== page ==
Happy Lunar New Year from the USC US-China Institute!
U.S.-China Relations Year In Review: 2013: The Year of the Snake, Sunnylands, and Suppression (and a Plenum and an ADIZ)
There are no dull years in U.S.-China relations, but 2013 has kept China watchers busier, more concerned, more entertained, and more relevant than most. Please join us for a look at the year that was, and a preview of what 2014 (the Year of the Horse) may have in store for the world's most important bilateral relationship.
There are no dull years in U.S.-China relations, but 2013 has kept China watchers busier, more concerned, more entertained, and more relevant than most. Bo Xilai was finally tried and convicted. Xi Jinping and his fellow leaders cracked down on corruption, press and academic freedoms, and dissent in the leadup to a Third Plenum meeting that may unleash China’s next wave of historic reforms. The United States and China worked to establish a new model for major power relations even as they continued to frustrate each other in the Western Pacific. As the year draws to a close, China’s declaration of an Air Defense Identification Zone in the East China Sea, and America’s refusal to recognize it, will likely dominate Vice President Biden's agenda when he visits China in December.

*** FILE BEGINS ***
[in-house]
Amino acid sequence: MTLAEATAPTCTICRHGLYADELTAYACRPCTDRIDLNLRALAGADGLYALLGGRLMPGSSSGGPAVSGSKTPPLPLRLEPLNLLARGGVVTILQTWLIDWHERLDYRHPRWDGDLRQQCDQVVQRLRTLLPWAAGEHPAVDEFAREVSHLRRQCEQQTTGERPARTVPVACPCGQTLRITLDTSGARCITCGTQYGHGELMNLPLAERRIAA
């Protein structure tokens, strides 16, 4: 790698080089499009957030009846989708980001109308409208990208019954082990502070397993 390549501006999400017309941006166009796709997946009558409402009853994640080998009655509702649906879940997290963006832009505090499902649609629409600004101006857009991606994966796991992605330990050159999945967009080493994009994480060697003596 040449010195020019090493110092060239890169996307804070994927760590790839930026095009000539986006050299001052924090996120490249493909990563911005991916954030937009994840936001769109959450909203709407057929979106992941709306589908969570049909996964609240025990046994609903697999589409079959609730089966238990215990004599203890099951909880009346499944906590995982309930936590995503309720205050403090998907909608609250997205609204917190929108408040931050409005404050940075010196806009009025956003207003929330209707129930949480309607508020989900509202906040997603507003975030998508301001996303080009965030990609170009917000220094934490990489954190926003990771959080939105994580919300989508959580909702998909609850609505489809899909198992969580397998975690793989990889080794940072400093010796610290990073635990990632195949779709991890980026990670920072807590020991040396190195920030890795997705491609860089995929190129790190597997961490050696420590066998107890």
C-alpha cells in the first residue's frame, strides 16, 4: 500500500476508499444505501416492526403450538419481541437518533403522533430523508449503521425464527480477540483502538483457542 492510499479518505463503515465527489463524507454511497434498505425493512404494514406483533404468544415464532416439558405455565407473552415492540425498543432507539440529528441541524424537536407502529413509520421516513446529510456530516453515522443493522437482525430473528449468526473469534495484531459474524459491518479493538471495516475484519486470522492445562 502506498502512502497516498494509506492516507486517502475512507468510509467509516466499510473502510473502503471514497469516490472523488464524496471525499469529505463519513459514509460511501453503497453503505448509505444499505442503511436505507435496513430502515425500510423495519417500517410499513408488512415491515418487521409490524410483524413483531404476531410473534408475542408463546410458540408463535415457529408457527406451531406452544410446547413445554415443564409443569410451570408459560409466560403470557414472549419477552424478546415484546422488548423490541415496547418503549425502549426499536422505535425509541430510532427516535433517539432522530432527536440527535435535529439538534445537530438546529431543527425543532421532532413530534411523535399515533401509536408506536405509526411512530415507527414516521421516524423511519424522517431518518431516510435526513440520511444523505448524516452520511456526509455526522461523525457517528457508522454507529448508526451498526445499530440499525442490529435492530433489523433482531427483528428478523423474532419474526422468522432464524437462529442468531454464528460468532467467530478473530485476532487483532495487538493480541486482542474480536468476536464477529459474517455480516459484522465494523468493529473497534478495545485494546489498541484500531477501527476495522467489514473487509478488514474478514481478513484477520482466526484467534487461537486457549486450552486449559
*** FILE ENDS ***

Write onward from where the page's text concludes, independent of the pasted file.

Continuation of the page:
Please join the Wilson Center for a look at the year that was, and a preview of what 2014 (the Year of the Horse) may have in store for the world’s most important bilateral relationship.
Wednesday, December 11, 2013
9:00 AM - 10:30 AM
6th Floor Flom Auditorium
Jeffrey Wasserstrom- Chancellor’s Professor of History, UC Irvine and Co-Author China in the 21st Century: What Everyone Needs to Know
David Wertime- Founder, Tea Leaf Nation
Isaac Stone Fish- Associate Editor, Foreign Policy
Robert Daly- Director, Kissinger Institute on China and the United States
Ying Zhu looks at new developments for Chinese and global streaming services.
David Zweig examines China's talent recruitment efforts, particularly towards those scientists and engineers who left China for further study. U.S. universities, labs and companies have long brought in talent from China. Are such people still welcome?